Facebook co-founder Chris Hughes has been helping build an antitrust case against the company he assisted in creating, according to a report in The New York Times.
The news follows Mr. Hughes’ May op-ed calling for Facebook’s break up, and comes a day after Facebook told investors it is under investigation by the FTC for anticompetitive behavior. Earlier this week, the DOJ announced a broad antitrust probe into tech companies as well.
According to The New York Times, Mr. Hughes, along with antitrust academics Scott Hemphill of New York University and Tim Wu of Columbia University, has had meetings at the Federal Trade Commission and the Department of Justice in recent weeks. In making their case for antitrust action against Facebook, they argue it has made “serial defensive acquisitions” to protect its market power, buying up rivals. This has driven up the cost of advertising and made the user experience suffer, they argue in slides shown to government officials partially viewed by the Times.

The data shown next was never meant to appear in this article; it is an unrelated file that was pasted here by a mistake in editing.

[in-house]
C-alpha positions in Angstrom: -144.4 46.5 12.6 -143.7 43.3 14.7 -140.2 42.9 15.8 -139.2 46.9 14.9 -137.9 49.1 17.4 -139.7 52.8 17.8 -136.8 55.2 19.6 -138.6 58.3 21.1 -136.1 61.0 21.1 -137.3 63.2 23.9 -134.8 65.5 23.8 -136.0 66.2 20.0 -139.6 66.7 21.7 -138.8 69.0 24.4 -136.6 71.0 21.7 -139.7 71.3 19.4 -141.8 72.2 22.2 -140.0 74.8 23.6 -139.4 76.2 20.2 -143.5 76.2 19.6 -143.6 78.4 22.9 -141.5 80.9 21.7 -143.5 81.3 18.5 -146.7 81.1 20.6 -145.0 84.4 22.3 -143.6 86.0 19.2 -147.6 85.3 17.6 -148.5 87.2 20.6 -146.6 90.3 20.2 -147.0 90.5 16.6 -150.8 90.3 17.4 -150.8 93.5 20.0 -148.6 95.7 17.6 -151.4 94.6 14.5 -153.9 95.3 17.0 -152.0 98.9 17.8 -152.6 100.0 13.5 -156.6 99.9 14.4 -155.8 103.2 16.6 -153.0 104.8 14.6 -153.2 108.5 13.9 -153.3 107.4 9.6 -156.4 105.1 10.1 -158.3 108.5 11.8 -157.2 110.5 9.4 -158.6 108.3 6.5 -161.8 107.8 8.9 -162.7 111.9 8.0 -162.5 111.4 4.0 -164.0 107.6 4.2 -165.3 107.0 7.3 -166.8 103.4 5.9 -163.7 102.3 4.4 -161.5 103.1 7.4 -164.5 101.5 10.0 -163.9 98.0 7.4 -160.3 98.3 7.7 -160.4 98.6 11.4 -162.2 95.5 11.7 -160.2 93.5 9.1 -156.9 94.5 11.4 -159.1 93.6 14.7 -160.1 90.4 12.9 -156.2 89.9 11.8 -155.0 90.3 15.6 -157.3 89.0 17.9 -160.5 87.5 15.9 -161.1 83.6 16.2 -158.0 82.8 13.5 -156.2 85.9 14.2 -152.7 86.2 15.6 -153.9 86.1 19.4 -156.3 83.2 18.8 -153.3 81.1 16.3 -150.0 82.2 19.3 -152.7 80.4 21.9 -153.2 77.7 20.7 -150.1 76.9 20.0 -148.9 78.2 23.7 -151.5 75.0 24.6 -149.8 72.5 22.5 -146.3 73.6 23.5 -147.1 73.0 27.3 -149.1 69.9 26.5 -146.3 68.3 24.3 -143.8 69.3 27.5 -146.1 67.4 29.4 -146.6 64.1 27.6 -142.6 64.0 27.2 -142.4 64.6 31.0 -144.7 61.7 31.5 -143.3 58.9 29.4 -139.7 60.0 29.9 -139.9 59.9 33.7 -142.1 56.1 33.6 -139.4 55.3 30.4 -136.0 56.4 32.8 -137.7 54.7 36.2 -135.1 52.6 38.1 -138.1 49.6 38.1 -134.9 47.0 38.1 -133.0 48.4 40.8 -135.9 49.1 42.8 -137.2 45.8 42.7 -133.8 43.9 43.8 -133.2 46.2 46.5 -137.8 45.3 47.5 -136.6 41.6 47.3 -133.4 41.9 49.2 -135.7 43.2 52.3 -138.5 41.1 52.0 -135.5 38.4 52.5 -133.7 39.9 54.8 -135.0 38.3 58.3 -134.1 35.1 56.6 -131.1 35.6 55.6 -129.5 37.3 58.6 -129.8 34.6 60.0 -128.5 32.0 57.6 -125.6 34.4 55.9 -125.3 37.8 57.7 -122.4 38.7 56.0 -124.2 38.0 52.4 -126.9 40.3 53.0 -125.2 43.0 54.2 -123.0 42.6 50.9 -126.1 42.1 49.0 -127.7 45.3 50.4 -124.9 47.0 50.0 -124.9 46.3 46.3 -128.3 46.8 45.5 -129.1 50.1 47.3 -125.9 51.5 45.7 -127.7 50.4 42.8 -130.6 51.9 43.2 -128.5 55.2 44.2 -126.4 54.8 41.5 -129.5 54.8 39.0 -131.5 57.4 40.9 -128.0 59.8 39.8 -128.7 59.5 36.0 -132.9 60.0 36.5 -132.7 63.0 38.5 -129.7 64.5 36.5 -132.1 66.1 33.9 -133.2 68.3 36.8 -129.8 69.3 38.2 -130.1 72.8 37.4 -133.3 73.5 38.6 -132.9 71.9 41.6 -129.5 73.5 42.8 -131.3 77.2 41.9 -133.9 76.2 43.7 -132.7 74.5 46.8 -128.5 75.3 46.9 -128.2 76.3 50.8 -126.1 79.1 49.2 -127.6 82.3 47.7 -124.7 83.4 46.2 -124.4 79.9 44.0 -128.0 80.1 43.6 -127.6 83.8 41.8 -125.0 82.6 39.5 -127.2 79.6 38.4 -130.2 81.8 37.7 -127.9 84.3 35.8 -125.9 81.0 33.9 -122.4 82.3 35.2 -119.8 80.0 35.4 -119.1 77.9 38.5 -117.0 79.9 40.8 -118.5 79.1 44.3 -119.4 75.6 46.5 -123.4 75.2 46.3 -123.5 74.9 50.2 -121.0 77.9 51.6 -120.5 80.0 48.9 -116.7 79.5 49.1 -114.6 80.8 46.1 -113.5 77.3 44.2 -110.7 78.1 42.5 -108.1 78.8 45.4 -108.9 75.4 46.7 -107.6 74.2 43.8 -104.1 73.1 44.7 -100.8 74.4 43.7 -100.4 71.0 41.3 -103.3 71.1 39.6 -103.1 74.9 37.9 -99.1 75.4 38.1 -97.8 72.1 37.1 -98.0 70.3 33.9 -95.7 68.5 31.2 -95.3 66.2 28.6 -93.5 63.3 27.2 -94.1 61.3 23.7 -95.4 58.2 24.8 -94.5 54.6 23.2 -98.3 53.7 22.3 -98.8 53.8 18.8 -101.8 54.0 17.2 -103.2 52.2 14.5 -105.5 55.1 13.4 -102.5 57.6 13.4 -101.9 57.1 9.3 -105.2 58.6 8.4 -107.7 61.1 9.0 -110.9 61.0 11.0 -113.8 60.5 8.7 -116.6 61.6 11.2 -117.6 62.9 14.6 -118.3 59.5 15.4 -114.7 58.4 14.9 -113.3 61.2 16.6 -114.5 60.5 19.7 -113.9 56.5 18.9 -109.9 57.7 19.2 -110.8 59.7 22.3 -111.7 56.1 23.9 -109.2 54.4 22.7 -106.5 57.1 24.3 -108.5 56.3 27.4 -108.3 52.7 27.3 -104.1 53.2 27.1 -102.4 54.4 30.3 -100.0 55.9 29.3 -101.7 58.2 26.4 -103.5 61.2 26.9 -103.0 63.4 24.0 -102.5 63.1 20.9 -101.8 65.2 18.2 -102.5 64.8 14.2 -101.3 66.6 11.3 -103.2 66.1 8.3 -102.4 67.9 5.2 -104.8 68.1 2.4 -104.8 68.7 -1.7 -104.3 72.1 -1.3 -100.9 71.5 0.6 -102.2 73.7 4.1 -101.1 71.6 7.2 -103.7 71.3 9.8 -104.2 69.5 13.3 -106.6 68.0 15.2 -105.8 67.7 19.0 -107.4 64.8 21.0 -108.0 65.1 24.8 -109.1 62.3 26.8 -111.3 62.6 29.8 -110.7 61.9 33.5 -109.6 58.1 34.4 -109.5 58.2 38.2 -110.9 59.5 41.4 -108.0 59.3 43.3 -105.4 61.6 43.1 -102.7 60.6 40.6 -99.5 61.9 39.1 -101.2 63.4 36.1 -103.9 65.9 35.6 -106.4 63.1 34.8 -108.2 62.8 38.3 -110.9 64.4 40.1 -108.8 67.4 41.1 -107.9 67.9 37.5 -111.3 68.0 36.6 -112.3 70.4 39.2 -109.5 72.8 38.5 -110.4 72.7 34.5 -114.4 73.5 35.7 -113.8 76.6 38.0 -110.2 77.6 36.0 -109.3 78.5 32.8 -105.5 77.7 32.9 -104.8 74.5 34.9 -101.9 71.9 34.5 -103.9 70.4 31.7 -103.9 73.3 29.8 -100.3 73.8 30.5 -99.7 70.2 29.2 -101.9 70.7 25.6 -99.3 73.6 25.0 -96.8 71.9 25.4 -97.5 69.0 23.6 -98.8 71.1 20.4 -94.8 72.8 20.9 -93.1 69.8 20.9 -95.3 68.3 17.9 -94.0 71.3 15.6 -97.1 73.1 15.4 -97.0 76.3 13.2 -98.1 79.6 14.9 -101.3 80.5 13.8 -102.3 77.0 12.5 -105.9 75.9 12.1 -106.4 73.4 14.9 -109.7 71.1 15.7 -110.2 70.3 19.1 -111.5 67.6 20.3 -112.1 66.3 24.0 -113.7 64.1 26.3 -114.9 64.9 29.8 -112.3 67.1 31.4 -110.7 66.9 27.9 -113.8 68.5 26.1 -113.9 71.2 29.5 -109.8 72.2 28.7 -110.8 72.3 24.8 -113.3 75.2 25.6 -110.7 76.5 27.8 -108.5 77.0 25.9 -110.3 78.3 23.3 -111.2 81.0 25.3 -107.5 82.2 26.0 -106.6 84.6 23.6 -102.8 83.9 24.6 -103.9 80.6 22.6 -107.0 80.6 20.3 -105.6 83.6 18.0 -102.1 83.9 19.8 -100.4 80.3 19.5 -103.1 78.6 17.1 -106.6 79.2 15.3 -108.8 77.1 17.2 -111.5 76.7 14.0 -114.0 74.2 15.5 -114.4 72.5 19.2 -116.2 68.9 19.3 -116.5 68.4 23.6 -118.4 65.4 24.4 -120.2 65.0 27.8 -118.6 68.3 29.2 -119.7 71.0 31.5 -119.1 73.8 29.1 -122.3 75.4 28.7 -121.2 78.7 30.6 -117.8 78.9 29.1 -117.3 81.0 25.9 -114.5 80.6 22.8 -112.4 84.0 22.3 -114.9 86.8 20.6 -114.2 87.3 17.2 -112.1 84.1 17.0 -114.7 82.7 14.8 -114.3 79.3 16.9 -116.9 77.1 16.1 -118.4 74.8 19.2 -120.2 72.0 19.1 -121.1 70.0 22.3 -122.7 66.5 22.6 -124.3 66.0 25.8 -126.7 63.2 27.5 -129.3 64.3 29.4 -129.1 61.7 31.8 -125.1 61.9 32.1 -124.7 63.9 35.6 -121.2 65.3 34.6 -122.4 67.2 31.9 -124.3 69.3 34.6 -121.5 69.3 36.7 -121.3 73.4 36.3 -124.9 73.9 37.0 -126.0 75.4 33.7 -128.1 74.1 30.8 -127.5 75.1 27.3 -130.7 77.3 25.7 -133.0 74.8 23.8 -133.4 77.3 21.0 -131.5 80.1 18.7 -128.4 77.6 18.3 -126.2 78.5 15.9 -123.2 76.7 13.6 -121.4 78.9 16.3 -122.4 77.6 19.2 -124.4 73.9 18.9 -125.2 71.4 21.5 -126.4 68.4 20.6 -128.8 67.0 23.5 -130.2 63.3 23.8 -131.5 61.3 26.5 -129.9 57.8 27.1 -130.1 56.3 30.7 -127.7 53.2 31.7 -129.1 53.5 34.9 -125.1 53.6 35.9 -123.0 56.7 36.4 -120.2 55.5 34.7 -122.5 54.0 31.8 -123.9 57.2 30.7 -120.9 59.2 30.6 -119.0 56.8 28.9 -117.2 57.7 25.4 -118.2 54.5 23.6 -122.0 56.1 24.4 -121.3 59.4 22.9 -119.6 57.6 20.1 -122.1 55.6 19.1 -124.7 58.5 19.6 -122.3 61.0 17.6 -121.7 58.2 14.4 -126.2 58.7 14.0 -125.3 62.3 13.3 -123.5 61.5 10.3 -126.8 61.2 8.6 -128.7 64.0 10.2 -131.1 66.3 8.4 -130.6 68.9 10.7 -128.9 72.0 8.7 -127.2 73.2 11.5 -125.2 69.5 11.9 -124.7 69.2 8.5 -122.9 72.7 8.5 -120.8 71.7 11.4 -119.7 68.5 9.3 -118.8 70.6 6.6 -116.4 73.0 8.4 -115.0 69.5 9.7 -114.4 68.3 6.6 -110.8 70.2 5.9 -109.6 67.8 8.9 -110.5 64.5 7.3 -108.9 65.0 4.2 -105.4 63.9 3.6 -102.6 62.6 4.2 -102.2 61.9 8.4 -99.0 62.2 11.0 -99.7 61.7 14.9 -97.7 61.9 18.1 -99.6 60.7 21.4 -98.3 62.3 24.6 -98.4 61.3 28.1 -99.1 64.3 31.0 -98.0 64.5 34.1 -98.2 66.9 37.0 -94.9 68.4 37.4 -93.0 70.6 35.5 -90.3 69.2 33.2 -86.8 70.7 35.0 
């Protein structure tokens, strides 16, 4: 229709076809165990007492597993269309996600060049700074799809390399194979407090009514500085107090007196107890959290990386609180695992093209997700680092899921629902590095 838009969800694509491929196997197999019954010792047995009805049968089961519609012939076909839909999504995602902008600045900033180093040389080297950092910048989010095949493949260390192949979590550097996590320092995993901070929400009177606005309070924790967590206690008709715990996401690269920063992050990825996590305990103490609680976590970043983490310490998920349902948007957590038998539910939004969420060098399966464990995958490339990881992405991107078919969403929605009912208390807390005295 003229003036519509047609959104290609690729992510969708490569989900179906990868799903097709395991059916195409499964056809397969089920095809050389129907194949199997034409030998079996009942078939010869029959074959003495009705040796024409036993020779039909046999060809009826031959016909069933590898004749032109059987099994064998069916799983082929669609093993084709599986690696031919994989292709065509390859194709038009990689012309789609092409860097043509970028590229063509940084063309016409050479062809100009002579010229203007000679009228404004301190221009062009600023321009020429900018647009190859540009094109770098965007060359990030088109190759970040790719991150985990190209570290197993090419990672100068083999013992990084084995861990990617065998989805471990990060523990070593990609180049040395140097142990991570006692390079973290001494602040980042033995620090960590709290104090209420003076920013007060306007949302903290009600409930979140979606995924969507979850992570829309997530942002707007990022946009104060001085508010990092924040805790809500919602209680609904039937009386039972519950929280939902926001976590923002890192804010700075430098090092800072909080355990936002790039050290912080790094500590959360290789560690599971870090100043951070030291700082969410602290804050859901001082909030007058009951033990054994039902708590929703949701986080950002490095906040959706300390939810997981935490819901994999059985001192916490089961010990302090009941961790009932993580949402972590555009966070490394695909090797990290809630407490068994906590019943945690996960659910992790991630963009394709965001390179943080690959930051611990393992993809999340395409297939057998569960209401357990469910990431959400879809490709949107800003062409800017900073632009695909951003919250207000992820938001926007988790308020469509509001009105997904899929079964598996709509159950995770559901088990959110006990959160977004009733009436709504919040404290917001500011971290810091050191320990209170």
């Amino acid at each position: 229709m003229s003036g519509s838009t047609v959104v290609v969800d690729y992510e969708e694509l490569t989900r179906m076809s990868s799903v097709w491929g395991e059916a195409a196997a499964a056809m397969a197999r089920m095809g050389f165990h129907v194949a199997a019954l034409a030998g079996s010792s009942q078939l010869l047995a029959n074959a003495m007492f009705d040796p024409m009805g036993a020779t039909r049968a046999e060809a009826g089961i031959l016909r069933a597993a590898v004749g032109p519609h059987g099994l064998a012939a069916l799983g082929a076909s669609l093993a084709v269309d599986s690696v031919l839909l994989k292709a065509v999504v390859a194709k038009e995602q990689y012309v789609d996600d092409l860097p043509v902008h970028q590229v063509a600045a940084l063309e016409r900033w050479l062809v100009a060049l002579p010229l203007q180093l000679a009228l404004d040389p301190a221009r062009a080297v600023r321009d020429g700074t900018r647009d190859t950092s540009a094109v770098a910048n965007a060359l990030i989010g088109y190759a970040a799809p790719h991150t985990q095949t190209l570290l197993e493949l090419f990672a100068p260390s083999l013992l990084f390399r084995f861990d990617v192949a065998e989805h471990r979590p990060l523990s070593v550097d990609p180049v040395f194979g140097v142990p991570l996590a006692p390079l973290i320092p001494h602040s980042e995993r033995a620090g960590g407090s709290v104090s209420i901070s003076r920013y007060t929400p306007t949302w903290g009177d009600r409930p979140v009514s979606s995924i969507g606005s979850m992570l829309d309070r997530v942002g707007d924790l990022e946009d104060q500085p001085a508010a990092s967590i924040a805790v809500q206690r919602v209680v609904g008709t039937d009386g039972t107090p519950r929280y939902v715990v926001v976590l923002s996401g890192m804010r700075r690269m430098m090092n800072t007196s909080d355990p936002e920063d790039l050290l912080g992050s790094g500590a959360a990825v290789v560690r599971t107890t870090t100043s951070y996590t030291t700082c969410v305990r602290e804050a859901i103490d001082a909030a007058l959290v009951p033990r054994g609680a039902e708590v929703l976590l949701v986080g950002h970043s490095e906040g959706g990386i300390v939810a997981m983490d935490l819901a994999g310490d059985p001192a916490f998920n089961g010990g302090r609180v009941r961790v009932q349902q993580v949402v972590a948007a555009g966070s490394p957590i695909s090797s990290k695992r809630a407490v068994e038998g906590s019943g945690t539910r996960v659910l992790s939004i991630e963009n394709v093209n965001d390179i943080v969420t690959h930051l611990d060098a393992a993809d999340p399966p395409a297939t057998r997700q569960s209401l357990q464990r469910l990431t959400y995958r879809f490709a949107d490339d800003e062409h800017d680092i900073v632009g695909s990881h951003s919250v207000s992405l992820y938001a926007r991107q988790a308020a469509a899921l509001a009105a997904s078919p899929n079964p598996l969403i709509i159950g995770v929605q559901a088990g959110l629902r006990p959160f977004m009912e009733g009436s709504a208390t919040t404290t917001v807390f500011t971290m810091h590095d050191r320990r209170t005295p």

Now that it’s clear the government plans to look at antitrust and tech, Mr. Hughes and the two academics will certainly not be the only people talking with the FTC and DOJ about this topic. We can expect other competitors and antitrust experts who aren’t convinced social platforms being free means they aren’t breaking the rules to join the fray in the coming weeks.